C. Working With the Response Management Team

1. Overview

To provide the necessary support to a DART, the OFDA Director may decide to activate an OFDA/W RMT. The OFDA Director, through the RMT, coordinates the USG response to a disaster from OFDA/W. The RMT serves as the primary liaison between field disaster response and OFDA/W. When the RMT is activated and in place, responsibility for decisionmaking, coordination, and primary point of contact for DART(s) or other resources deployed in the field moves from the Regional Team to the RMT until these responsibilities are returned to the OFDA Director.

2. Purpose

The chief purpose of the RMT is to represent USAID, oversee Washington-based support, provide interagency coordination of the relief activities, and support DART field operations. On occasion, more than one deployed DART may be supported by the RMT.

During a disaster response, the RMT coordinates the USAID response for the USAID Administrator and serves in a leadership role to coordinate the work of the various cooperating agencies. The RMT assesses USAID and cooperating agency information needs, develops timely and accurate information on the general disaster situation and USG response, and distributes this information appropriately. The RMT supports the DART(s) through OFDA divisions and other USG coordination including providing staffing and logistical support and acquiring and transporting relief supplies. The RMT coordinates the OFDA/W review and approval of funding proposals of relief activities, tracks OFDA obligations, and reports on other USG contributions. When U.S. military assets are involved with the disaster response, the RMT works closely with the appropriate Department of Defense (DOD) components to ensure a coordinated USG effort.

3. Activation

If the scope, complexity, or volume of the response to a disaster exceeds the capabilities of the OFDA Regional Team, the OFDA Director may activate an RMT under the leadership of a Response Manager. An RMT will usually be activated when a DART deployment is anticipated or occurring.

An RMT could be assigned in the following conditions, including but not limited to:

  • High level of political and media interest.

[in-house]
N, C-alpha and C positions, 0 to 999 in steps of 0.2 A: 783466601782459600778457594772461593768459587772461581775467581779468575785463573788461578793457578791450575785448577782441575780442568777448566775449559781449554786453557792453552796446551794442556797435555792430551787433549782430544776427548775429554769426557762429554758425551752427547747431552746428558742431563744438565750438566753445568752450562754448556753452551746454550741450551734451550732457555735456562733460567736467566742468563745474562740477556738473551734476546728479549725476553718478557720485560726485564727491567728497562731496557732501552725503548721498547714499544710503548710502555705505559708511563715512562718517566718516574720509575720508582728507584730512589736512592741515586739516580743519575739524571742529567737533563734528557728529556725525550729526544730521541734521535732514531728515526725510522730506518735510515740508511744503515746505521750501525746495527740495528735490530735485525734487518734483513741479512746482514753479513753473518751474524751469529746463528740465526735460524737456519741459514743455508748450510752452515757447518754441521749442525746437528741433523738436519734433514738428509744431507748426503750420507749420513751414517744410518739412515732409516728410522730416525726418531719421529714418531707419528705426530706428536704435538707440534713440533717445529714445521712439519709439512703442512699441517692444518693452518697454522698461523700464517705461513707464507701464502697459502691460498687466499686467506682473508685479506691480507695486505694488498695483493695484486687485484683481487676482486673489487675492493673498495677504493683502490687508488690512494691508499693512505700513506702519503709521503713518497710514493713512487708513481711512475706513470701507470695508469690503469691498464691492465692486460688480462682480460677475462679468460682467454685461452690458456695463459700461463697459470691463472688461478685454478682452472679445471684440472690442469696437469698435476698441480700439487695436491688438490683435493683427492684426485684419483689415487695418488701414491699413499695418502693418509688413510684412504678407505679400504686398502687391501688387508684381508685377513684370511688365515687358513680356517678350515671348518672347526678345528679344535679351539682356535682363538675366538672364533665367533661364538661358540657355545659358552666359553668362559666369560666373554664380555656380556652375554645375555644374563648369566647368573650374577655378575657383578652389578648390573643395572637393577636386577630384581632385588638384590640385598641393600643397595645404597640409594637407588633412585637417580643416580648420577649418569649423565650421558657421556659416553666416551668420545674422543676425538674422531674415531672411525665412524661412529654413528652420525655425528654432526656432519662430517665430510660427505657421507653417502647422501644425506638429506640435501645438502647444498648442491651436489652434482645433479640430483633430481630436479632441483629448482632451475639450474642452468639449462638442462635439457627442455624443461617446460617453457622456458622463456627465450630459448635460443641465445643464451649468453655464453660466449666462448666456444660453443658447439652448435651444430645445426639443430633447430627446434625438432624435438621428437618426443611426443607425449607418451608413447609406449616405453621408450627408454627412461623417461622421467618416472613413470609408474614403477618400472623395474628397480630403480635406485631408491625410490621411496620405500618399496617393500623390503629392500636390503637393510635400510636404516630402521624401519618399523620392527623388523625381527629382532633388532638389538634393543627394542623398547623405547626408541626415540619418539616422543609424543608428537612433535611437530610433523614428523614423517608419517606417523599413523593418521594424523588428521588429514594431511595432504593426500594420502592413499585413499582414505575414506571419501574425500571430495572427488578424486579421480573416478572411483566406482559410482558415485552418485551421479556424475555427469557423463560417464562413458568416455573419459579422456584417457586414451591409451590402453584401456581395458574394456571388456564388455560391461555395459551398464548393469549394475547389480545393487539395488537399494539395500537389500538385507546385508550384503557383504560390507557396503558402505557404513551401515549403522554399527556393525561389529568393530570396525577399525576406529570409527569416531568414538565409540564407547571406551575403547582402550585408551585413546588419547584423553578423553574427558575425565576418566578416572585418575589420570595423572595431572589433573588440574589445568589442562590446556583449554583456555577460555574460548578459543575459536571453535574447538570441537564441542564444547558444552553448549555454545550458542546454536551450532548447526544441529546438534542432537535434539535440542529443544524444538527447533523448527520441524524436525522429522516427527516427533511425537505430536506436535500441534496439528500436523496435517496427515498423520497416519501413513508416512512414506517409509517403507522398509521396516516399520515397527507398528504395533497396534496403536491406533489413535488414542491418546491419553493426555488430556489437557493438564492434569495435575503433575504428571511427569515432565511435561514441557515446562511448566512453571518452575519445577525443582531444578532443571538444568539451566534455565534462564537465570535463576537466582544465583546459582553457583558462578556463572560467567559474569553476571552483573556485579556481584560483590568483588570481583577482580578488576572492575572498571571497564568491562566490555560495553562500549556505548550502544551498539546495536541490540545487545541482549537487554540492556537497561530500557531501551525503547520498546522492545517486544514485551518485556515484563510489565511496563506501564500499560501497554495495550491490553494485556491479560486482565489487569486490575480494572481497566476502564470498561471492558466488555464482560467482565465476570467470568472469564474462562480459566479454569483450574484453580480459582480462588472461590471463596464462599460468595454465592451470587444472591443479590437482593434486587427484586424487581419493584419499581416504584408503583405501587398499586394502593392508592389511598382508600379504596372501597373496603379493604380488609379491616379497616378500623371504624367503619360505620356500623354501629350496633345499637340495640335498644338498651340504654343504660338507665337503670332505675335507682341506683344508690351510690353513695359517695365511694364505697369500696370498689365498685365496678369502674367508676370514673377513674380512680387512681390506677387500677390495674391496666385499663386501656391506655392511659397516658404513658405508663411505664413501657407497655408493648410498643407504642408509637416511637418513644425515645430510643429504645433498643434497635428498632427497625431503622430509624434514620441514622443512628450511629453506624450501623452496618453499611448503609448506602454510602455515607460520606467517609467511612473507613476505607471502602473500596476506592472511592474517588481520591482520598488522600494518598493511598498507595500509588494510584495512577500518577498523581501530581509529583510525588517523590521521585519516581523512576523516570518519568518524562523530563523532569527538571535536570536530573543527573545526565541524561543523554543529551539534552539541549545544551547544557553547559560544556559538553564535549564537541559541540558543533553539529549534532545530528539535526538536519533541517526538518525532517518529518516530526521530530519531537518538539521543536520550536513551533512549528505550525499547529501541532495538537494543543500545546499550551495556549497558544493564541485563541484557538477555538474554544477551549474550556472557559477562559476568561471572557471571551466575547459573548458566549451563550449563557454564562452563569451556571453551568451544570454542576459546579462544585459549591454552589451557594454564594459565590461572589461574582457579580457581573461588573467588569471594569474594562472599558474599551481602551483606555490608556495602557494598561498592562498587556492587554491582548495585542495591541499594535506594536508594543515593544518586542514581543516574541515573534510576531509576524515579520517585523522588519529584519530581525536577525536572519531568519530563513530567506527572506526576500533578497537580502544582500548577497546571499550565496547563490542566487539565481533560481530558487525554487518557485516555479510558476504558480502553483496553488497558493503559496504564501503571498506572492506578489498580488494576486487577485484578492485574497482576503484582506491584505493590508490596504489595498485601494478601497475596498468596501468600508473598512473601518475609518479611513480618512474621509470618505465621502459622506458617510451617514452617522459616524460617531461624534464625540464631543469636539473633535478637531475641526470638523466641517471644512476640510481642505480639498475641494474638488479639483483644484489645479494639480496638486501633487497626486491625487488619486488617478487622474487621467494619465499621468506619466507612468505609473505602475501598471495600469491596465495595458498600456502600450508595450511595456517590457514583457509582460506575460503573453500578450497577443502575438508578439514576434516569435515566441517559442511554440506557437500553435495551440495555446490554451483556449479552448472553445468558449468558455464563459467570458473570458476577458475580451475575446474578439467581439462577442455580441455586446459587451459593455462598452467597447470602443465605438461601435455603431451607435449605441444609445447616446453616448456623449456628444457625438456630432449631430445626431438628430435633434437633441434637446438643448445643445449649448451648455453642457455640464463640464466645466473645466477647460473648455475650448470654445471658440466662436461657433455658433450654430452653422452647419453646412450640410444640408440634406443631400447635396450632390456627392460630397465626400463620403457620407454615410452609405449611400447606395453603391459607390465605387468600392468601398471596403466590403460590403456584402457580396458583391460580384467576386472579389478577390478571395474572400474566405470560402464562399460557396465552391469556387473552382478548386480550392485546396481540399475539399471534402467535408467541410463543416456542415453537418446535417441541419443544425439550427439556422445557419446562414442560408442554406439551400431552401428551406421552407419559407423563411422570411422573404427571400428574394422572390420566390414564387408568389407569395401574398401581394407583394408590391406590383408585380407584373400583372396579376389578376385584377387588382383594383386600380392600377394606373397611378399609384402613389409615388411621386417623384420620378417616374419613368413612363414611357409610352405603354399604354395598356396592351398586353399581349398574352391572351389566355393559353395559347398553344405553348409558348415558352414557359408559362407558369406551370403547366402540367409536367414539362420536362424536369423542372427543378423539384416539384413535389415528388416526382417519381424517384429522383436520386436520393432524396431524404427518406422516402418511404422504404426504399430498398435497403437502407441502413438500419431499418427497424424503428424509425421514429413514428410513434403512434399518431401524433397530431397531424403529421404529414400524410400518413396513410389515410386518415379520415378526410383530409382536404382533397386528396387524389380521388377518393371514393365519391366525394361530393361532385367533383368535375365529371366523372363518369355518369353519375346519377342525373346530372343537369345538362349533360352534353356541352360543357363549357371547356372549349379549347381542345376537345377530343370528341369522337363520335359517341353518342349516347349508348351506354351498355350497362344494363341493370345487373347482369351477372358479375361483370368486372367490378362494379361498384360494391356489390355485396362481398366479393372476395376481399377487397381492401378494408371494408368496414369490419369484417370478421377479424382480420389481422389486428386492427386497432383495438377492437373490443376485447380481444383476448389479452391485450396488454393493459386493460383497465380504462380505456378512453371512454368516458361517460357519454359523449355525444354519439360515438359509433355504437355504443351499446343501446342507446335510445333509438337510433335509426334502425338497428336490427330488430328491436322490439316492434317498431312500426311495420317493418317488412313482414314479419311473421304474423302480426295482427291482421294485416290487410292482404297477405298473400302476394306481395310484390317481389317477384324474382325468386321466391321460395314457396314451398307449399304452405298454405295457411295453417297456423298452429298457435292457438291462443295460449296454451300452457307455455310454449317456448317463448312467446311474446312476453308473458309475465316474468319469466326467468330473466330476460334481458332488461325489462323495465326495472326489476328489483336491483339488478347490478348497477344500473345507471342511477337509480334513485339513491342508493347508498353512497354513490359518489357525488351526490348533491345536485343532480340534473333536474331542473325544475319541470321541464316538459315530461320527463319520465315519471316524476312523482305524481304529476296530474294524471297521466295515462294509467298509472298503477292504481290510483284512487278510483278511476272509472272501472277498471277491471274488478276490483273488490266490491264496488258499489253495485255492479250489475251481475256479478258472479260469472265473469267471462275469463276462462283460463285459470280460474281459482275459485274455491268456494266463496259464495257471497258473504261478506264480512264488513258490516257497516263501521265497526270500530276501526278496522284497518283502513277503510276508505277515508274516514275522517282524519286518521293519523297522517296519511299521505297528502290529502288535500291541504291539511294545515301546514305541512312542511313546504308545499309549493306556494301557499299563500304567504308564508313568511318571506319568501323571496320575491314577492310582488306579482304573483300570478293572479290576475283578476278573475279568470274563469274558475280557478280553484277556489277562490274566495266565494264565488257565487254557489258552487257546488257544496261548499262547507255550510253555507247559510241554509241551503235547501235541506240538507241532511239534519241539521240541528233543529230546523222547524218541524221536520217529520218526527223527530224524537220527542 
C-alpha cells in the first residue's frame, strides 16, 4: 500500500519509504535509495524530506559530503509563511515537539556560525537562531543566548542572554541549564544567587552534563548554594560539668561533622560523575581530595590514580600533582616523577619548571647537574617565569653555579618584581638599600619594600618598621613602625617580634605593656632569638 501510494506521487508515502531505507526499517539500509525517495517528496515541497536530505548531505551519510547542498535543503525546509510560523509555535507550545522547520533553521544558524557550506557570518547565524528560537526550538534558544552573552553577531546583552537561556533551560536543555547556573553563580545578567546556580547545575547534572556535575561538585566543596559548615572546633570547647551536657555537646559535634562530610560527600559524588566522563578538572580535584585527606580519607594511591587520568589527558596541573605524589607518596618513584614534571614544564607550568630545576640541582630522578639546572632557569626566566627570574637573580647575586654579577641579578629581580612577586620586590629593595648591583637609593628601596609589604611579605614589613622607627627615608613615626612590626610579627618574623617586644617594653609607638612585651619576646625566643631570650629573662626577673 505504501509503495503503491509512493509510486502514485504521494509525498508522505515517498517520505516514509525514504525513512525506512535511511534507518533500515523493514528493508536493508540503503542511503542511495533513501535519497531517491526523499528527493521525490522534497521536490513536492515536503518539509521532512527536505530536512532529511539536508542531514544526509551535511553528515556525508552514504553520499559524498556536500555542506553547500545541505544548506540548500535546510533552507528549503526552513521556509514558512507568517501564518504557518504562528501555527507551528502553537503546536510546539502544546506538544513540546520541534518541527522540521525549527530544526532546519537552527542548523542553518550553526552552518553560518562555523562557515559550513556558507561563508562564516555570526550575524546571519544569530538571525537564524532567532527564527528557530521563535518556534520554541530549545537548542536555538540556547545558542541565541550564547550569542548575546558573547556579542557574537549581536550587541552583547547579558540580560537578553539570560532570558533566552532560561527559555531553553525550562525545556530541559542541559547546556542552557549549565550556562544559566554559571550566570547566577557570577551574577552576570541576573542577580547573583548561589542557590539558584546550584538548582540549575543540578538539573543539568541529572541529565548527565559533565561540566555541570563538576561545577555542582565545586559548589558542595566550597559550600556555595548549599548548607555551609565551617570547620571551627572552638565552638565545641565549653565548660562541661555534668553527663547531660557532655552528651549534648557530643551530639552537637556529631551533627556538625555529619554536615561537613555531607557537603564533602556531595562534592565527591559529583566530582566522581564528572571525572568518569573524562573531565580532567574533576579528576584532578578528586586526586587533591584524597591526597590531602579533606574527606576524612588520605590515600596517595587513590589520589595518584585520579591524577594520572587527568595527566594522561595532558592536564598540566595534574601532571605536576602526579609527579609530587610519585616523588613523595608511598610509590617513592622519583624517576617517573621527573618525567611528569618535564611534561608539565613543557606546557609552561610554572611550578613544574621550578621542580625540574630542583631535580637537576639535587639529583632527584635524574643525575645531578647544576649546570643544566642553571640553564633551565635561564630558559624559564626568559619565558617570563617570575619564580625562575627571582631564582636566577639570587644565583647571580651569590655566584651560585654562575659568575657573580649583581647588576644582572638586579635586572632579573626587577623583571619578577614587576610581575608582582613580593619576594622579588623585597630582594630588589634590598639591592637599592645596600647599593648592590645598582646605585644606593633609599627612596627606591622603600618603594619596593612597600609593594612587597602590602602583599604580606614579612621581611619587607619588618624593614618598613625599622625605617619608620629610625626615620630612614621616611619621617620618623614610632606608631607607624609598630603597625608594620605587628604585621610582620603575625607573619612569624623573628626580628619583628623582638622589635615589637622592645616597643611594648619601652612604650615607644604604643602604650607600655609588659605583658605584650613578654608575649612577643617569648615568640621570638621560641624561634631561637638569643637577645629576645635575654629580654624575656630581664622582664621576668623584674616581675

• Multiple agency interest or involvement.
  • Rapidly increasing support needs due to rapid-onset-type disasters such as flood, hurricane, or earthquake.
  • Significant technological event or accident, including chemical, nuclear, biological, or radiological event.
  • Major displacement of civilian populations due to civil unrest or war.
  • Multiple disasters.
  • Additional support needed for long-term response requirements.

During initial stages of RMT activation, the Response Manager will communicate with the Regional Coordinator and Team Leader(s) to discuss the situation and identify the areas of support needed from the RMT. The Response Manager maintains a direct line of communication with DART(s) throughout the operation and is the lead point of contact between the DART(s) and OFDA.

4. Demobilization

When the complexity and/or workload associated with the relief operation is reduced to a certain level, the OFDA Director, in consultation with the Response Manager, Team Leader, and Regional Coordinator, may decide to move response management back to the Regional Team. Conditions where this would occur could include, among others:

  • Demobilization of DART personnel.
  • Maintenance-level DART operations.

At that time, the RMT will orchestrate an orderly transition of duties and responsibilities back to the Regional Team. In some cases, developing an interim staffing arrangement, in which some RMT positions are retained to supplement Regional Team staffing to handle the response workload, may be appropriate. A detailed Demobilization Plan will outline the transition steps, staffing, and timelines.

5. Structure

The structure and composition of the RMT is dependent on the size, complexity, type, and location of the disaster.

The OFDA/W RMT performs in five functional areas:

  1. Management manages overall RMT activities–including liaison with deployed DART(s), other offices within USAID, and cooperating agencies–and serves as point of contact with the media.
  2. Planning manages the response strategy and planning processes, is responsible for the daily preparation of information products, and serves as the coordinator for the program grant funding and management process.
  3. Logistics manages the sourcing and transportation of supplies and materiel to the disaster site.
  4. Administration manages and provides support to RMT administrative/contract activities.
  5. Communications and Records manages communications, ensuring that proper formats, distribution, filing, and documentation procedures are followed according to standards established in the Communications and Records Procedures.

The number of individuals assigned to the RMT is determined by the skills and qualifications needed to perform the necessary activities to meet the strategy and objectives. The organizational structure is designed to expand or contract depending on the complexity and operational requirements.

TOC: Disaster Assistance Response Team